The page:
The stretching conditions and the stretchability and other properties of the film are shown in Table I below.
Table I__________________________________________________________________________Stretching Stretchability andconditions stretching ratio in Temper- transverse direction Impact O2 trans-Run ature Water (times the strength missionNo. (° C) content original length) (kg ·cm) Transparency rate__________________________________________________________________________1 140 2 Not stretched but burst -- -- --2 140 7 Uniformly stretched 8.6 Good 0.01 (2.5 times)3 140 15 Uniformly stretched 9.8 Good 0.01 (3.1 times)4 140 30 Uniformly stretched 7.8 Good 0.02 (about 2 times)5 140 40 Not stretched but burst (2.1) (Opaque) --6 90 15 Not stretched but burst -- -- --7 110 15 Uniformly stretched 7.9 Good 0.01 (2.7 times)8 160 15 Uniformly stretched 9.6 Good 0.01 (3.4 times)9 180 15 Burst 4.0 Transparent 0.01 (3 times) but colored__________________________________________________________________________
Six kg of a copolymer comprised of 85% acrylonitrile, 10% acrylic amide and 5% methyl acrylate, and having a reduced viscosity of 1.3, were dissolved in 14 liters of dimethylformamide, followed by deaeration and filtration, to prepare a film-forming dope. A tubular film was prepared from the polymer dope in a manner similar to that in Example 1 wherein an aqueous 40% dimethylformamide solution was used as the coagulation liquid. The film was washed with warm water at 30° C. until the residual dimethylformamide content in the film reached 3%. Rubber plugs were inserted into both ends of the tubular film and tapes were tied around both the ends to seal them. One of the rubber plugs was provided with a pipe piercing it. The tubular film was hung in a thermostatic hot-air chamber maintained at 150° C., so that the pipe-provided plug was upward. After the tubular film was dried to a water content of 15%, a compressed air was introduced through the pipe into the tubular film whereby the film was inflated. The inner pressure inside the tube was 0.2 atmospheric gauze pressure.
The inflation stretching could be smoothly and uniformly carried out to obtain a film, the middle part of which was stretched 4.1 times its original length in the longitudinal direction and 2.9 times its original length in the transverse (peripheral) direction. The stretched film exhibited a good transparency, an impact strength of 8.8 kg-cm and an oxygen transmission rate of 0.02 cc(mm)/m2 ·24 hr ·atm(STP). The residual dimethylformamide content in the film was below 0.2%.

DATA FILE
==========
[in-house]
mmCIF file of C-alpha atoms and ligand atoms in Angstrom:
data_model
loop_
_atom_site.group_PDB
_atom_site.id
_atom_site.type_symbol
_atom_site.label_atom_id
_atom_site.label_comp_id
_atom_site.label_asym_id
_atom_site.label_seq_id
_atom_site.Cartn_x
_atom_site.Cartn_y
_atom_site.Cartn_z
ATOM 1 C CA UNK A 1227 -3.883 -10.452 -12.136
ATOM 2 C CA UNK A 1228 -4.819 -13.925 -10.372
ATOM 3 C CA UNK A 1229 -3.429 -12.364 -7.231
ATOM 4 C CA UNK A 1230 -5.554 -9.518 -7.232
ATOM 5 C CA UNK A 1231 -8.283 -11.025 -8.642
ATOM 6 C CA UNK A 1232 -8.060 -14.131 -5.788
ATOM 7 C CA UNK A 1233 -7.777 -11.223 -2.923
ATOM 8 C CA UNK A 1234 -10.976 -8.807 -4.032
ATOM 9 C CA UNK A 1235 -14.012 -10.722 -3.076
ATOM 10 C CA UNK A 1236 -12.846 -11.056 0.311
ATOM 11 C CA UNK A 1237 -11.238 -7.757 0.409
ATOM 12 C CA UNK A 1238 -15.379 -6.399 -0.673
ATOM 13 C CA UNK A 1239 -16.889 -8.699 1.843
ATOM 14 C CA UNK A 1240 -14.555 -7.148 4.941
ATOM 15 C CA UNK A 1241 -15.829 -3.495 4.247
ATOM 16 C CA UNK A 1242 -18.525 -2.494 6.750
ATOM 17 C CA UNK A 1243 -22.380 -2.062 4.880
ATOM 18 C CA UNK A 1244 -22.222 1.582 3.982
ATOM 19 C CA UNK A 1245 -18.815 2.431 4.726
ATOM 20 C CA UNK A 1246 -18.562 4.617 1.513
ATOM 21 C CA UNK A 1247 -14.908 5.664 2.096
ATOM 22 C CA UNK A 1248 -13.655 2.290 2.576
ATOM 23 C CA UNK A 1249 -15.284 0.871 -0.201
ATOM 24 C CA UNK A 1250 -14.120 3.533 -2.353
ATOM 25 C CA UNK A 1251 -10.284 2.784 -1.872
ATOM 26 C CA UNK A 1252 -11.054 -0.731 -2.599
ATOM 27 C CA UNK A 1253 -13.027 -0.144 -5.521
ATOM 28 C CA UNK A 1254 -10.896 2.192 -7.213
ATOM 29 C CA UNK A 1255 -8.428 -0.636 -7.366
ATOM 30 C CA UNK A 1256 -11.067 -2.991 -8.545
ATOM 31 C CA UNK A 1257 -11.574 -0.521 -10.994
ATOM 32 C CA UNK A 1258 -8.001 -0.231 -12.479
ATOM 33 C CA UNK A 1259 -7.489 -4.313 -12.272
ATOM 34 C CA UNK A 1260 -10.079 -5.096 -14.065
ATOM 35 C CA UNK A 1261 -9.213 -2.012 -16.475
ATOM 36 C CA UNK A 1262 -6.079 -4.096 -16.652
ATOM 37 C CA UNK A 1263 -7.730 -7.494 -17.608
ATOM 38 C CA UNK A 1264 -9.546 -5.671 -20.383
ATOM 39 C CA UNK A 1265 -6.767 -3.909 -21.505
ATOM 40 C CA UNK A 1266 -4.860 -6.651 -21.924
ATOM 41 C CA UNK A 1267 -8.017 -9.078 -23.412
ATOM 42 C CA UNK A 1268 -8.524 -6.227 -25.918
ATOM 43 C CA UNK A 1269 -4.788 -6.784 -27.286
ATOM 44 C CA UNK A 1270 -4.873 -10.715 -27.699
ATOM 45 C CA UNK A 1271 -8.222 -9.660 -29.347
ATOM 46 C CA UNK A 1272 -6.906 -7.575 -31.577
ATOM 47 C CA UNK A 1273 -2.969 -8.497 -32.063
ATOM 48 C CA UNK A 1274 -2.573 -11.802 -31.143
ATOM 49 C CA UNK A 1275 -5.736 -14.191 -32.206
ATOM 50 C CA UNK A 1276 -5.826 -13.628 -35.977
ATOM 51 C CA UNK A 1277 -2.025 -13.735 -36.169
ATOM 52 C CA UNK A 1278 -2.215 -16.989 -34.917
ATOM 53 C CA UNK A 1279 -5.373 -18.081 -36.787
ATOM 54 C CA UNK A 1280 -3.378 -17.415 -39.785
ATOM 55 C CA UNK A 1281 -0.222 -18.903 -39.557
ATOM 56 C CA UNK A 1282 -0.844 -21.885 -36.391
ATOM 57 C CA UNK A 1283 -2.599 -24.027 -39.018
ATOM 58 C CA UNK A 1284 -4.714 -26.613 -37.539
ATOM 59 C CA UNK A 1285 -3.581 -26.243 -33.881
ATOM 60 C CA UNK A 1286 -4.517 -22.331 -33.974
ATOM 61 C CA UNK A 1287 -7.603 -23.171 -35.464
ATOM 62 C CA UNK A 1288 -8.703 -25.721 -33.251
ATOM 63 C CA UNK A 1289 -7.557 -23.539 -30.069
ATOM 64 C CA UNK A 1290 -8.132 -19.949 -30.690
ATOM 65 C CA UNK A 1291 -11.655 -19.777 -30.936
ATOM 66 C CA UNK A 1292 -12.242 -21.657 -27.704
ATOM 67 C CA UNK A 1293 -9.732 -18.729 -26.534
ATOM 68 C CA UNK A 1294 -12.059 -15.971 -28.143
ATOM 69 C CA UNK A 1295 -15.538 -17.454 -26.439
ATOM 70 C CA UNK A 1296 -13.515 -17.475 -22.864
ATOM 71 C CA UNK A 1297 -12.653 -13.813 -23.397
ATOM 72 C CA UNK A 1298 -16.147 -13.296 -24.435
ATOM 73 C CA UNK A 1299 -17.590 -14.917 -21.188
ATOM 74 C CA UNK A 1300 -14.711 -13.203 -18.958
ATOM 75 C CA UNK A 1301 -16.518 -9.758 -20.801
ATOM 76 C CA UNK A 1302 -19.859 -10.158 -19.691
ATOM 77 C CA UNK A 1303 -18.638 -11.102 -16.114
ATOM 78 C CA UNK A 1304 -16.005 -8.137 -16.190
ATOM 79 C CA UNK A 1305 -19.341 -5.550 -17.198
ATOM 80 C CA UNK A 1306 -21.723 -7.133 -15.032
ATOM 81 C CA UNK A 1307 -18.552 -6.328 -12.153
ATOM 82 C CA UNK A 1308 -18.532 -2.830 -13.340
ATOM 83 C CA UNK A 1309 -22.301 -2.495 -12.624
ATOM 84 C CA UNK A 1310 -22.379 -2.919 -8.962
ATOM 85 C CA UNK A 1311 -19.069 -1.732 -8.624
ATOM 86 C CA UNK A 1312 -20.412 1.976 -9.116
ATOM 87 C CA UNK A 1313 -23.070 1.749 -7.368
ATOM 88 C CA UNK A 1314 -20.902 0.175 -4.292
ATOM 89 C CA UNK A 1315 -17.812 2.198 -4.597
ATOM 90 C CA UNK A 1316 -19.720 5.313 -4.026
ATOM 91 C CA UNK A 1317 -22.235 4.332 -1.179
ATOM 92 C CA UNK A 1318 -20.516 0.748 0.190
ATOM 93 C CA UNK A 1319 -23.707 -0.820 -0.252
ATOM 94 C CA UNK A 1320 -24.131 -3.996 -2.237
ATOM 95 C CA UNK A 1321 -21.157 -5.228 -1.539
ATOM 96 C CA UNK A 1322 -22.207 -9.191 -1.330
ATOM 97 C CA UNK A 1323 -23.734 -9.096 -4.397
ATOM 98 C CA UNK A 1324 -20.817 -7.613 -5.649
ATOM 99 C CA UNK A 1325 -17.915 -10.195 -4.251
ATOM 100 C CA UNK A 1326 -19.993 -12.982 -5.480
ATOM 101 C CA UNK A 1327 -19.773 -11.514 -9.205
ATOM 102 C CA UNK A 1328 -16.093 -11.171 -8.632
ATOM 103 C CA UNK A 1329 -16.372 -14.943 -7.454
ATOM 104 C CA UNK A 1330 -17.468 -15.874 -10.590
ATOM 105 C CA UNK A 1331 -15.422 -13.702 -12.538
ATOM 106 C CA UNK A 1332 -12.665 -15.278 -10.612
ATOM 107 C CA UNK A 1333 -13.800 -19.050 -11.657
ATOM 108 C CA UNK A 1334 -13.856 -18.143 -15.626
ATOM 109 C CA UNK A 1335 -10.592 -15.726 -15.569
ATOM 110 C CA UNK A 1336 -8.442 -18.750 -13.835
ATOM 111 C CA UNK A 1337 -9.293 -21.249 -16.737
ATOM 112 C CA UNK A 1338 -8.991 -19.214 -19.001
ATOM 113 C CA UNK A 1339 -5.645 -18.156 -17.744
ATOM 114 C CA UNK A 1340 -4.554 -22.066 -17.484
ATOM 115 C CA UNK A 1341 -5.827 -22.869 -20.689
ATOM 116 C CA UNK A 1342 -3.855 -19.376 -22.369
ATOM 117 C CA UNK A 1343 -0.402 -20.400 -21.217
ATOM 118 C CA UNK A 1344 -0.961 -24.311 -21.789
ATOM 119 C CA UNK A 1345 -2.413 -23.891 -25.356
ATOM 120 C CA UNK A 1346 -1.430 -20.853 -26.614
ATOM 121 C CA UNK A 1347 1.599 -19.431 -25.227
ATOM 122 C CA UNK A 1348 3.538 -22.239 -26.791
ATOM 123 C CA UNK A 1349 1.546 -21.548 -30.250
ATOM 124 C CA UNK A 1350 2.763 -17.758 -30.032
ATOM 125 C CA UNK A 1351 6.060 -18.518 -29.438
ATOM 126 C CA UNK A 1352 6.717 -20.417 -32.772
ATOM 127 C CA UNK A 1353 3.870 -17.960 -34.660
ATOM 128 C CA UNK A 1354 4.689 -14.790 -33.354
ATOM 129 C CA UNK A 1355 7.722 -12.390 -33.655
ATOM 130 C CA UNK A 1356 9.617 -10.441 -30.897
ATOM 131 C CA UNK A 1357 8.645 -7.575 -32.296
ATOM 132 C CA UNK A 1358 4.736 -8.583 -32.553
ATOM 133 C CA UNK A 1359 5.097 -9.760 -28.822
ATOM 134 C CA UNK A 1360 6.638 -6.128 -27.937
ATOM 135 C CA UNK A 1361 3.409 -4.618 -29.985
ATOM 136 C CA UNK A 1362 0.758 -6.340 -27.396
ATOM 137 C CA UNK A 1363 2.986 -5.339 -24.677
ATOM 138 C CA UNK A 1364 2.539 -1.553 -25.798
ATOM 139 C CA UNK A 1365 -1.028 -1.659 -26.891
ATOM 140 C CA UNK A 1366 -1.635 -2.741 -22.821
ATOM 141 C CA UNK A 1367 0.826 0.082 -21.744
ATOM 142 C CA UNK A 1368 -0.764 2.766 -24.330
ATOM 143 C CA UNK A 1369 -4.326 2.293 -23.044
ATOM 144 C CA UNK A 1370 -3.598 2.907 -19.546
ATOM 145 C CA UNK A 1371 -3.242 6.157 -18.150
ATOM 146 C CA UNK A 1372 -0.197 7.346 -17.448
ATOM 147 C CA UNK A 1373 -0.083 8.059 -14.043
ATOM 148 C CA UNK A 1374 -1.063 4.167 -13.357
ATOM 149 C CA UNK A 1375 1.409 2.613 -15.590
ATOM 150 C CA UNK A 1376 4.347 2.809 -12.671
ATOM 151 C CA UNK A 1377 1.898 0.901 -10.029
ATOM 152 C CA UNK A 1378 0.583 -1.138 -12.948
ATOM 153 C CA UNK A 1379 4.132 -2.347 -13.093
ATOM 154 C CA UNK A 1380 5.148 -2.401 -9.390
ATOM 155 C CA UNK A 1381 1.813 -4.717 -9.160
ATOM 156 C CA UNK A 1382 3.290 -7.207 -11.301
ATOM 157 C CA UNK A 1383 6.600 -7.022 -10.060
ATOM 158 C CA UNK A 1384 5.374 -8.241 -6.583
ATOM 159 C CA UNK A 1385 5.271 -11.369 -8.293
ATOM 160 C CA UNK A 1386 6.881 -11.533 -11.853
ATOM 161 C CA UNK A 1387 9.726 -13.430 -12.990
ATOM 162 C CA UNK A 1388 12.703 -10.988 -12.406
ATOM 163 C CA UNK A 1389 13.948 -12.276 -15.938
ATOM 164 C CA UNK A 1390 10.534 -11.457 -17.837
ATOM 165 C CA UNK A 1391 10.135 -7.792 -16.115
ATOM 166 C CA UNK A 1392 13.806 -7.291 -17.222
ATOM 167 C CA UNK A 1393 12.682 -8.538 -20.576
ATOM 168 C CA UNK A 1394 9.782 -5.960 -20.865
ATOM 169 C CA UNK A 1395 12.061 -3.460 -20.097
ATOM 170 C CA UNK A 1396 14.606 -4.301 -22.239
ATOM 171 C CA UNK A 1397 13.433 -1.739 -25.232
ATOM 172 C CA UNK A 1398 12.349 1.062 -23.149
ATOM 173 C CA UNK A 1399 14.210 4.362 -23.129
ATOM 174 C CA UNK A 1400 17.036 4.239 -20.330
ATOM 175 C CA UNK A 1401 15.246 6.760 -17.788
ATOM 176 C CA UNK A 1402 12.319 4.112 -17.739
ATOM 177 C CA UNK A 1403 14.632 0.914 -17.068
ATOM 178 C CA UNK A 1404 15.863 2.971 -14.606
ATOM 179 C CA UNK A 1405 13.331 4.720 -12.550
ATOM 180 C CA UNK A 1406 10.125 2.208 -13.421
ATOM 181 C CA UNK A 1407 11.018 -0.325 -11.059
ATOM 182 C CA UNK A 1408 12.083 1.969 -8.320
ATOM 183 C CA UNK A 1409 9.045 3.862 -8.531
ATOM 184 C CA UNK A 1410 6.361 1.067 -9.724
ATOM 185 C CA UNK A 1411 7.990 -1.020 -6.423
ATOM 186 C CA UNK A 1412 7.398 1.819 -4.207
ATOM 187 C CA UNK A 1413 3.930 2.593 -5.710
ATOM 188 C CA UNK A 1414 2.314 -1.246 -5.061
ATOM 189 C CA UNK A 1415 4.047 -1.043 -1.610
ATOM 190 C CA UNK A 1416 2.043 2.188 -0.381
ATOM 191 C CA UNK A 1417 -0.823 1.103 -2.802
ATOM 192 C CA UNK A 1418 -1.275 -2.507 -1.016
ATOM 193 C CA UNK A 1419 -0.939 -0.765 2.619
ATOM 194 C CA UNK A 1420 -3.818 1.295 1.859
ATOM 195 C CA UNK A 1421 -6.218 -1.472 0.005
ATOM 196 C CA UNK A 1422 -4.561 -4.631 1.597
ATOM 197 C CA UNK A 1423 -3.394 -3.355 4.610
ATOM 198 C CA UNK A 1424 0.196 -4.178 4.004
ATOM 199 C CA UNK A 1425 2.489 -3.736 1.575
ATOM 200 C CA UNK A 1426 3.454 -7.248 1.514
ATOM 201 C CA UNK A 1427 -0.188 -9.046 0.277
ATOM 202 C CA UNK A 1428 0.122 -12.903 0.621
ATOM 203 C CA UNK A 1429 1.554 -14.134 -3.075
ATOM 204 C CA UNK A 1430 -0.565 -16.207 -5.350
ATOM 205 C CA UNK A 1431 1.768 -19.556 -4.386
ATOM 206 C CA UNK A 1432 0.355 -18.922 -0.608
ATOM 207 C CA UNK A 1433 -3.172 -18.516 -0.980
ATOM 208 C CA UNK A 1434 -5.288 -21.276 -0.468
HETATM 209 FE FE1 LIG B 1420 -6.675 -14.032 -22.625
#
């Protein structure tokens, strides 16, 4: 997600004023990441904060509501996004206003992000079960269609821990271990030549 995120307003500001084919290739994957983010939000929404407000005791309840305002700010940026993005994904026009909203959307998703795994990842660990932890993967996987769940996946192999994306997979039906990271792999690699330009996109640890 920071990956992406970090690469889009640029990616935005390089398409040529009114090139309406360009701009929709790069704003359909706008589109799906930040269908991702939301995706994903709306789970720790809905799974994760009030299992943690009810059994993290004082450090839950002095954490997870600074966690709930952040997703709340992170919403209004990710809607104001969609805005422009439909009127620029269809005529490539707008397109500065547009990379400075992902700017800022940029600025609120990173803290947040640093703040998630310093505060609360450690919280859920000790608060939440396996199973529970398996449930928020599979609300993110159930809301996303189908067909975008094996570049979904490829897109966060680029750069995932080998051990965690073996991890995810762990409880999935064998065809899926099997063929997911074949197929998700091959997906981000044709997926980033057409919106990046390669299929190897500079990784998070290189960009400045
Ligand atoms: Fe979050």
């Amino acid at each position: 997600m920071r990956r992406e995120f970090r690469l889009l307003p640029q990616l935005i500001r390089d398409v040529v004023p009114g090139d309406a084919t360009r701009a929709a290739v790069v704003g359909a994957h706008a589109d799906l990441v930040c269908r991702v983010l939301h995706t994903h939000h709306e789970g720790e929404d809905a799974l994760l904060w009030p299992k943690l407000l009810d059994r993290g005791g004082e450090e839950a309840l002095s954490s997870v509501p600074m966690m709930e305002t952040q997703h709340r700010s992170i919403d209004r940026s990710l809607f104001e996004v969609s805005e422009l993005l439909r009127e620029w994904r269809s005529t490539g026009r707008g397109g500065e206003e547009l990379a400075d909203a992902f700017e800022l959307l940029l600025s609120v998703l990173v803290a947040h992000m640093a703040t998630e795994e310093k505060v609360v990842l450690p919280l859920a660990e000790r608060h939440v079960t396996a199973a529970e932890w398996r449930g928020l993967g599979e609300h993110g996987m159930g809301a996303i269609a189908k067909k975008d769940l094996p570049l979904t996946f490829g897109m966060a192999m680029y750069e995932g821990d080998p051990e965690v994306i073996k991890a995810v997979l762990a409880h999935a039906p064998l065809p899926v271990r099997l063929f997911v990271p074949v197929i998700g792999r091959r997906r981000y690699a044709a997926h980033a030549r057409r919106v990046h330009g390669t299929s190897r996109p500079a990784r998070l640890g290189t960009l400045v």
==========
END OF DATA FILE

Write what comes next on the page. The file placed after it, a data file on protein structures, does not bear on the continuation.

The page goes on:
For comparison purposes, two unstretched tubular films prepared by the same procedure as described above were dried to a water contents of 45% and 2%, respectively. Both dried films could not be smoothly stretched and burst. The burst films, particularly that stretched at the water content of 45%, were opaque.
Following the same procedure as described in Example 1, an unstretched tubular film having a water content of 15% was manufactured. The unstretched film was stretched at 150° C. by using a mandrel stretcher of the type shown in FIG. 3 which was composed of a temperature controlled metal spindle body 9 having a length of 15 cm and a maximum diameter of 12 cm, a far-infrared heater 10, two pairs of rollers 11, 12 and a cutting knife 13. The feeding speed of the rollers 11 and the delivery speed of the rollers 12 were 2 m/min. and 6 m/min., respectively.
The stretched film was transparent and 17 microns in thickness and exhibited a cellophane-like stiffness. The impact strength was 7.9 kg-cm and the oxygen transmission rate was 0.01 cc(mm)/m2 ·24hr·atm(STP).
Ten kg of an acrylonitrile homopolymer having a reduced viscosity of 1.1 were dissolved in 35 liters of dimethylformamide, followed by deaeration and filtration. From the polymer dope so prepared, a biaxially stretched tubular film was manufactured by a procedure similar to that described in Example 1, wherein an aqueous 50% dimethylformamide solution of 25° C. was used as coagulation liquid. Further, the coagulated tubular film having a thickness of 350 microns was washed until the residual dimethylformamide content in the film reached below 10%. The film was then dried by applying thereto steam at 120° C. until the water content in the film reached 25%. The biaxial stretching of the film was carried out at 130° C.
The biaxially stretched tubular film was heat-set at 140° C. by using heated rollers. The resultant transparent film contained 3% of dimethylformamide therein and exhibited the following performances.
______________________________________Tensile strength (kg/mm2)Longitudinal direction : 18Transverse direction : 14Tensile elongationLongitudinal direction : 16Transverse direction : 12Impact strength (kg-cm) : 8.8O2 transmission rate[cc(mm)/m2 · 24hr · atm(STP)] : 0.02______________________________________
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|U.S. Classification||264/558, 264/233, 264/561, 264/182, 264/180, 264/210.1, 264/290.2|
|Cooperative Classification||B29C47/8895, B29C47/0026, B29C47/0057, B29C47/0059|